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For George Mason’s Corey Edwards, play improves as minutes expand
Question of the Day
“Anybody from New York, I’m confident in,” Edwards said.
The triumph was secured on Wright’s walk-off 3-pointer, an added to chapter to the junior wing’s end-game bona fides. Yet this also was a potentially critical game for Edwards, a sophomore who might be emerging as the Patriots’ best hope at point guard with CAA play fast approaching.
The South Jamaica, N.Y., product made his third straight start Saturday, finally looking more like the player who offered Mason an early peek at his skill set early last season before a concussion. He scored 13 points, his first trek into double figures as a college player, and had three steals, three assists and just one turnover.
“I give him credit for hanging in there,” coach Paul Hewitt said. “He’s stabilizing us right now.”
It’s precisely what Mason (7-4) requires at this stage. The Patriots have no seniors in their rotation, and their early results suggest unevenness not just from game to game, but half to half and even minute to minute.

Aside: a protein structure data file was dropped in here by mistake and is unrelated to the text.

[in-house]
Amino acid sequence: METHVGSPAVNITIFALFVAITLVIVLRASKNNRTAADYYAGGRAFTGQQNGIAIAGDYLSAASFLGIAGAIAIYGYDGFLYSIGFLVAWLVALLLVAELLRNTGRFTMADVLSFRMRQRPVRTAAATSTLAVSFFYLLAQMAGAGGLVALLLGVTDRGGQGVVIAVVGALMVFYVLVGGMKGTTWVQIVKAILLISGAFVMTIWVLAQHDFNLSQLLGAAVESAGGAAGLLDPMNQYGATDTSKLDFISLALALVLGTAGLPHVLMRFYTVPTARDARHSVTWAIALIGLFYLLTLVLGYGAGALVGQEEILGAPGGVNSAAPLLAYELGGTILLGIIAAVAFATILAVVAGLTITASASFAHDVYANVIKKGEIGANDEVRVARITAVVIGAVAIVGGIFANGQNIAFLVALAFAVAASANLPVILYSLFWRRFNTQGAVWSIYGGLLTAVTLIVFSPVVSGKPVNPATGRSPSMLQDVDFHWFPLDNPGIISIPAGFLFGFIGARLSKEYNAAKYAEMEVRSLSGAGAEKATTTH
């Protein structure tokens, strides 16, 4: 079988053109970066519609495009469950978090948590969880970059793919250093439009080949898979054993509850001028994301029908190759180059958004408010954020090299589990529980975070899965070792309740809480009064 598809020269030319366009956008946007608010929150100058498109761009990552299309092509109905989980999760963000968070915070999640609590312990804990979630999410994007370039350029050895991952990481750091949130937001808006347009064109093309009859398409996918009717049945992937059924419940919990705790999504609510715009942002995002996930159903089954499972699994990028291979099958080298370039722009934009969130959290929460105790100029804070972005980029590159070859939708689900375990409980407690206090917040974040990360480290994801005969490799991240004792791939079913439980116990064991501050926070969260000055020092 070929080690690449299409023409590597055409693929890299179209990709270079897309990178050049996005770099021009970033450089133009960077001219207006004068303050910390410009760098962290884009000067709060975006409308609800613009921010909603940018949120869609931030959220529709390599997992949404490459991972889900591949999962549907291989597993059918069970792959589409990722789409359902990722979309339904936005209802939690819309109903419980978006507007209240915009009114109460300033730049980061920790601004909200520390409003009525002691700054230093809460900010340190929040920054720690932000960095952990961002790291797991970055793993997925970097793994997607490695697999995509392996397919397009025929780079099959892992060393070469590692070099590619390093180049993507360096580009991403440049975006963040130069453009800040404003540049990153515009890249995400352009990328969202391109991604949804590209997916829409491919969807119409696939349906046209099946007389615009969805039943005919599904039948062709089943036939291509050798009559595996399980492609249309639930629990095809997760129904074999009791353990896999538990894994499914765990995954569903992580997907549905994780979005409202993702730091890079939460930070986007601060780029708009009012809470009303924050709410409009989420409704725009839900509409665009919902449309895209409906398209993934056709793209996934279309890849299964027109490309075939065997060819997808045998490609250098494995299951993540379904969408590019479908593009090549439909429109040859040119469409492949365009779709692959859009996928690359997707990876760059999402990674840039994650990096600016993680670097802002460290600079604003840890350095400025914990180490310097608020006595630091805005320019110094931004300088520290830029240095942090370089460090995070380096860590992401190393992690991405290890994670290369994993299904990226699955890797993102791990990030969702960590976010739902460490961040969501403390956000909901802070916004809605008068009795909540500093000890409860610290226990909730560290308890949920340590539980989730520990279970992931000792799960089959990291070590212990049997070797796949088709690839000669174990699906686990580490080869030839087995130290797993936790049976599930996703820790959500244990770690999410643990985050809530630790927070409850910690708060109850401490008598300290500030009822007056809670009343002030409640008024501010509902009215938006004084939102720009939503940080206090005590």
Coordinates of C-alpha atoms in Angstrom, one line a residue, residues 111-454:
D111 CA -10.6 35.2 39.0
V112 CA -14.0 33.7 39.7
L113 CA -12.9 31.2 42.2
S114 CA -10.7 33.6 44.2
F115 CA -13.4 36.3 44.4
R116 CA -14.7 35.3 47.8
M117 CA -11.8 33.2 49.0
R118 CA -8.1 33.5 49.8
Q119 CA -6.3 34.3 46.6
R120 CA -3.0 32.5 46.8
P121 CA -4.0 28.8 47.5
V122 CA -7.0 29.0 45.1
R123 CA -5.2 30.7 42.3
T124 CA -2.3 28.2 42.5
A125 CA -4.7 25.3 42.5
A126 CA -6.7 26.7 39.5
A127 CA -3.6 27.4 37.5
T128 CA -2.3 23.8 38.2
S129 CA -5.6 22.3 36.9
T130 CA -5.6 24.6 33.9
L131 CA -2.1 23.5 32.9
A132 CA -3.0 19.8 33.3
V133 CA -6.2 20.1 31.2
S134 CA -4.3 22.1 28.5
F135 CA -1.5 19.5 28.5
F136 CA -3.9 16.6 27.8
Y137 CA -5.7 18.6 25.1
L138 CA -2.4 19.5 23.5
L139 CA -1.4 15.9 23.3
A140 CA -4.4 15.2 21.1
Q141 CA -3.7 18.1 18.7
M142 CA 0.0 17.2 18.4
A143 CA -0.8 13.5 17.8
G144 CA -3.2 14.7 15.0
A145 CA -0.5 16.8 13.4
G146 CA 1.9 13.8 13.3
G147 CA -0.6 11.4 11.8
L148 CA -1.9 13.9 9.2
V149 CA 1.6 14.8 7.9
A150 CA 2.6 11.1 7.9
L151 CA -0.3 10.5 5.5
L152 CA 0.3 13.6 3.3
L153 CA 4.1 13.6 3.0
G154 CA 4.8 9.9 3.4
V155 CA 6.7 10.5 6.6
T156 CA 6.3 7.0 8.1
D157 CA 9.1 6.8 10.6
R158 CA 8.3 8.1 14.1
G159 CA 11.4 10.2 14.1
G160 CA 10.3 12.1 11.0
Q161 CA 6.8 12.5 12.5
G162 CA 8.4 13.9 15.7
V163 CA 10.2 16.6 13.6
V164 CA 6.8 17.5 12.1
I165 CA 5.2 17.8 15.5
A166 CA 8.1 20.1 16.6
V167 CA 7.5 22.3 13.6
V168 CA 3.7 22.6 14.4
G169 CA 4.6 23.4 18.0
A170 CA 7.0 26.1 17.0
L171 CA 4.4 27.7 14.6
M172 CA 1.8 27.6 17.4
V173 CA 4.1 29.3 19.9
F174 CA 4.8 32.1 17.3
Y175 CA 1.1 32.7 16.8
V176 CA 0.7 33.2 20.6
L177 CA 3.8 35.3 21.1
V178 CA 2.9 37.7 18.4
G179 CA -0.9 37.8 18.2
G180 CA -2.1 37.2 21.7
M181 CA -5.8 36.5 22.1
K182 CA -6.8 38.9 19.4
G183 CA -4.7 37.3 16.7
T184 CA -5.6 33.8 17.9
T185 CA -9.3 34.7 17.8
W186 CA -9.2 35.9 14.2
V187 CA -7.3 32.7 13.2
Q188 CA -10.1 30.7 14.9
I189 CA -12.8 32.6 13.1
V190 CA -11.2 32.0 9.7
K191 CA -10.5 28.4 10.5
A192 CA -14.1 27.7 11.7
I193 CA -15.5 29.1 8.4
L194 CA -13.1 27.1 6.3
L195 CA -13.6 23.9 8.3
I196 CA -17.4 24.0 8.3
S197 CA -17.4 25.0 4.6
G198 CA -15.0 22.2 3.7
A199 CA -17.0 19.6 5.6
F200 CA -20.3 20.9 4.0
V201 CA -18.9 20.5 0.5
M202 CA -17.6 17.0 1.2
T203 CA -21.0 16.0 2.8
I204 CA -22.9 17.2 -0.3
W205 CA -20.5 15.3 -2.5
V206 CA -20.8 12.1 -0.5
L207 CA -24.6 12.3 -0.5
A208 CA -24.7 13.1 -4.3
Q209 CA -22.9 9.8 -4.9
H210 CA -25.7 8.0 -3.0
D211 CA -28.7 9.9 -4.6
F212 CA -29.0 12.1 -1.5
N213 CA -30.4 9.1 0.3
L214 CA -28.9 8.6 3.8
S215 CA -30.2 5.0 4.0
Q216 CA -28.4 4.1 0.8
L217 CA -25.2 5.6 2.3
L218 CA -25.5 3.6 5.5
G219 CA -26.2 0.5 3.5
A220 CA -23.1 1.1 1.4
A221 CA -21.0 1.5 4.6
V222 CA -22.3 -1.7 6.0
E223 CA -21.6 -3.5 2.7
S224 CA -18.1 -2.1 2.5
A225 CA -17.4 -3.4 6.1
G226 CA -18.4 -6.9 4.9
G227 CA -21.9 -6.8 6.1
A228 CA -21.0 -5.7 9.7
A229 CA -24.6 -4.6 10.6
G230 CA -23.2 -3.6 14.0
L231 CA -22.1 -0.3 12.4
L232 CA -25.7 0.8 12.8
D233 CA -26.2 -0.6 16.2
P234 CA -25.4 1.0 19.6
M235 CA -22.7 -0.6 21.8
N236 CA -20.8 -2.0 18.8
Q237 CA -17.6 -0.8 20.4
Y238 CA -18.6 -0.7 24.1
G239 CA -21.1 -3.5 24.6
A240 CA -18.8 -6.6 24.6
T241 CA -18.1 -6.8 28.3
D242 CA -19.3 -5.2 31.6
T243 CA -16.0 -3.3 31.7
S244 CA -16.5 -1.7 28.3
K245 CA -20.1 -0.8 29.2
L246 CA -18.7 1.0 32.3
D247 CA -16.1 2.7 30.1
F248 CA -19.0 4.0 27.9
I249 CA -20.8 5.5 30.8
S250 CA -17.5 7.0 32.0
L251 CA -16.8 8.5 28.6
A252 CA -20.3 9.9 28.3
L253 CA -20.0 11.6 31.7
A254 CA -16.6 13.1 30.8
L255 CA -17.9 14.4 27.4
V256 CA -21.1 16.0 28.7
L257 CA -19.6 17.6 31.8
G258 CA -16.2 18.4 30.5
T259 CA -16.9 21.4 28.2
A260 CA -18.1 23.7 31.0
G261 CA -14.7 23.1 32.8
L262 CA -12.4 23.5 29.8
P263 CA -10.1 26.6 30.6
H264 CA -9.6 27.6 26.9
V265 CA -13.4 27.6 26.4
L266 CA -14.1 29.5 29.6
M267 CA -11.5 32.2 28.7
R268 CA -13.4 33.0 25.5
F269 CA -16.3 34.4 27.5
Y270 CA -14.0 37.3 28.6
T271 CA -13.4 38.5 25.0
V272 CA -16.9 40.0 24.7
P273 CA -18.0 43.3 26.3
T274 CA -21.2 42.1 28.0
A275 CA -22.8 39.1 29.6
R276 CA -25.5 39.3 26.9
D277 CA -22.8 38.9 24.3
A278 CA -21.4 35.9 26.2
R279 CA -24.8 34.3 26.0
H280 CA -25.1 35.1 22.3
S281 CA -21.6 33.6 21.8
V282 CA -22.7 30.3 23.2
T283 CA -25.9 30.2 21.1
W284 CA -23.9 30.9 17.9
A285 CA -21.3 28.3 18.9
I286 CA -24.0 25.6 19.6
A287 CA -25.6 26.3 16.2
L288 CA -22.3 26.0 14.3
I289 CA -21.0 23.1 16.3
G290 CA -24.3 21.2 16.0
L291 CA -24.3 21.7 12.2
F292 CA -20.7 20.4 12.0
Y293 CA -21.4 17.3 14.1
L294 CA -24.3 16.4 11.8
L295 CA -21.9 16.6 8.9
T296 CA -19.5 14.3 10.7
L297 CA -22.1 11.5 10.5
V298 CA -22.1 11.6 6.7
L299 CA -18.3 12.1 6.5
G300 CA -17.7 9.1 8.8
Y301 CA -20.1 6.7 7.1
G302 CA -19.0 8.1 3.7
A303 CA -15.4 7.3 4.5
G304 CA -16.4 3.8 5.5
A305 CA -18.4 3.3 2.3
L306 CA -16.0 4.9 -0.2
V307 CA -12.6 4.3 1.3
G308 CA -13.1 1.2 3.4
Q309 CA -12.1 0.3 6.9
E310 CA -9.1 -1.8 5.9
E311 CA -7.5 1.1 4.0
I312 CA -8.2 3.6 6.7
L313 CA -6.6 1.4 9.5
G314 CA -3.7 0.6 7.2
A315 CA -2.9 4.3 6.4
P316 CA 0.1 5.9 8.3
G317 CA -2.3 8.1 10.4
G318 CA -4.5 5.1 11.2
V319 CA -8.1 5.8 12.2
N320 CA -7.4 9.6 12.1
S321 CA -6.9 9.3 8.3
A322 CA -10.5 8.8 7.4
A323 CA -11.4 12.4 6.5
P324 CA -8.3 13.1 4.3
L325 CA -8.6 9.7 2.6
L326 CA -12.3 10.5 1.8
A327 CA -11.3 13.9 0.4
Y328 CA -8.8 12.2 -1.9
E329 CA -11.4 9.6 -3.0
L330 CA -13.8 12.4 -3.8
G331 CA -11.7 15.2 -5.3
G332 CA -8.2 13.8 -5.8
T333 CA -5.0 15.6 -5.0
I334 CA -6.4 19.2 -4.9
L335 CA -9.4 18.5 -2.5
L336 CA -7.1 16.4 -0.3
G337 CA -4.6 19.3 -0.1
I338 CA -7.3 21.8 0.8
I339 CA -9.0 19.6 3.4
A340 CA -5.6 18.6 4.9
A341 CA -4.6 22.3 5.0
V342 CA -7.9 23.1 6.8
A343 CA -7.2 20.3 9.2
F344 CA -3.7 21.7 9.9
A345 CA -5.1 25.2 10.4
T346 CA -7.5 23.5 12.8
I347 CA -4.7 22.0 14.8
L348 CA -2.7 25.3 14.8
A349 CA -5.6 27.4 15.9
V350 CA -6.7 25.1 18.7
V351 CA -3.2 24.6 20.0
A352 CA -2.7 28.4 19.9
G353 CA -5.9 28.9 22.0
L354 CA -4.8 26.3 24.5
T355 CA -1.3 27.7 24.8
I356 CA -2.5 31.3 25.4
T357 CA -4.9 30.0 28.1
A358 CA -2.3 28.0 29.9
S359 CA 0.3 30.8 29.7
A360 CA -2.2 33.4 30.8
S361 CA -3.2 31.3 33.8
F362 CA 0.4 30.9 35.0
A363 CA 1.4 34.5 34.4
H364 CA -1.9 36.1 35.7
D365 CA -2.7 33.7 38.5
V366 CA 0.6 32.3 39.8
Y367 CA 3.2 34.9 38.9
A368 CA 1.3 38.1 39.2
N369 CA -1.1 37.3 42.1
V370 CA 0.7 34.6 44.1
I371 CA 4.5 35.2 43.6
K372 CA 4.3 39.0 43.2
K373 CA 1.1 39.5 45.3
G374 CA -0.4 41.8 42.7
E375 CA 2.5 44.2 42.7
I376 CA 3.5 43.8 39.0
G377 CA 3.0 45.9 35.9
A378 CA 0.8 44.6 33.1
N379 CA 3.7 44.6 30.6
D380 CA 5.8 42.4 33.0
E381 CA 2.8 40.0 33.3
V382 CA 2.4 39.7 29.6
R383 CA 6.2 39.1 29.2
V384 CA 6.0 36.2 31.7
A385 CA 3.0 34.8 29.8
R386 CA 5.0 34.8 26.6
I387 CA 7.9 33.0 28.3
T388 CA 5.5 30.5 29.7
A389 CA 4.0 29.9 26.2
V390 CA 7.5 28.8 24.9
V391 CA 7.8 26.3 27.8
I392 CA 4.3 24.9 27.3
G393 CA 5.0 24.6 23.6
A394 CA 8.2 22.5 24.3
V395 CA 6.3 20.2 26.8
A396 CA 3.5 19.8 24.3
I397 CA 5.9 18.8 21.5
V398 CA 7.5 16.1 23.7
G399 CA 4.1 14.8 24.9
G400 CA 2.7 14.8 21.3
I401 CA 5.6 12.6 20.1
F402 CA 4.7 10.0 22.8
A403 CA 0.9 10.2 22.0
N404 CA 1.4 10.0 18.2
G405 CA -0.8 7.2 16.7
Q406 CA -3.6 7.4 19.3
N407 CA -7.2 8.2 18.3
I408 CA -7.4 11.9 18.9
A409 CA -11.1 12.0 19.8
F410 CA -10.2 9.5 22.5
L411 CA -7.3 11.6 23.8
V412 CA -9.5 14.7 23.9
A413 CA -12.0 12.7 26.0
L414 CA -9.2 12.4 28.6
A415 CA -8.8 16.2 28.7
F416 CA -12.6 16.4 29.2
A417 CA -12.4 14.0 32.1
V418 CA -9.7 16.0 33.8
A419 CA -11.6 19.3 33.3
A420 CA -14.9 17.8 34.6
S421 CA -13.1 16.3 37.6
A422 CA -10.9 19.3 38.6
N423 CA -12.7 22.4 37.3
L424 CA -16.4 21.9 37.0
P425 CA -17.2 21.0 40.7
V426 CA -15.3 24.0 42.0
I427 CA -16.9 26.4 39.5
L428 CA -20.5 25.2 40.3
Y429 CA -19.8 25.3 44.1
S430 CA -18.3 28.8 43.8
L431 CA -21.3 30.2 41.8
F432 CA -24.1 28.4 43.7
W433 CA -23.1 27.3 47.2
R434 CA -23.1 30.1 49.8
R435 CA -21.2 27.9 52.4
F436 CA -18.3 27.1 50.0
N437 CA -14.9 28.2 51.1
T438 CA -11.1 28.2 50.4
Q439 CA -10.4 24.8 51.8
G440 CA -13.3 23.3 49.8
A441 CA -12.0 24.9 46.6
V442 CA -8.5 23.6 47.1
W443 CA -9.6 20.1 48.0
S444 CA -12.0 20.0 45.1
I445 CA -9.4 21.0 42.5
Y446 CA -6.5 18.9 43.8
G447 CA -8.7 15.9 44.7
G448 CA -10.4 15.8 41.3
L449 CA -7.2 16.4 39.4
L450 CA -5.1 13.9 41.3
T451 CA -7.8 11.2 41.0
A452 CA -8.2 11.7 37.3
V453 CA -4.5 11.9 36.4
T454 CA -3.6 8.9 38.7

It was after a loss to Maryland earlier this month in the BB&T Classic that Hewitt opted to make a lineup change, his first of the season not connected with a suspension. Edwards took Bryon Allen’s place at the point, a move designed to improve Mason’s defense since Edwards led the team in deflections even though he ranked eighth in minutes.
With the semester coming to a close, it was an ideal time for Edwards to take on greater responsibility.
“Now that school’s over, I’m concentrating on basketball and starting, you get in the flow of the game quicker so I get to be more active, get more deflections,” Edwards said.
Even last season, Edwards didn’t seem particularly comfortable in short spurts off the bench.
Perhaps some of it was a function of never quite re-establishing himself after missing two games with the concussion. But maybe some of it was simply a need for more time to get a feel for the game.
Either way, Saturday might have been his best outing at Mason. His shot selection wasn’t forced, and the Patriots were just more settled with him at the point, committing seven of their 17 turnovers in the 12 minutes Edwards wasn’t on the floor.
“We just said, ‘Hey, let’s give him a chance and see what happens,’” Hewitt said. “Now, the offensive play is coming back to where it was last year prior to the concussion.”
The reasons, at least in Edwards‘ mind, are simple.
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About the Author
Patrick Stevens has covered Maryland and other Mid-Atlantic college sports for more than a decade. You can reach him at email@example.com.
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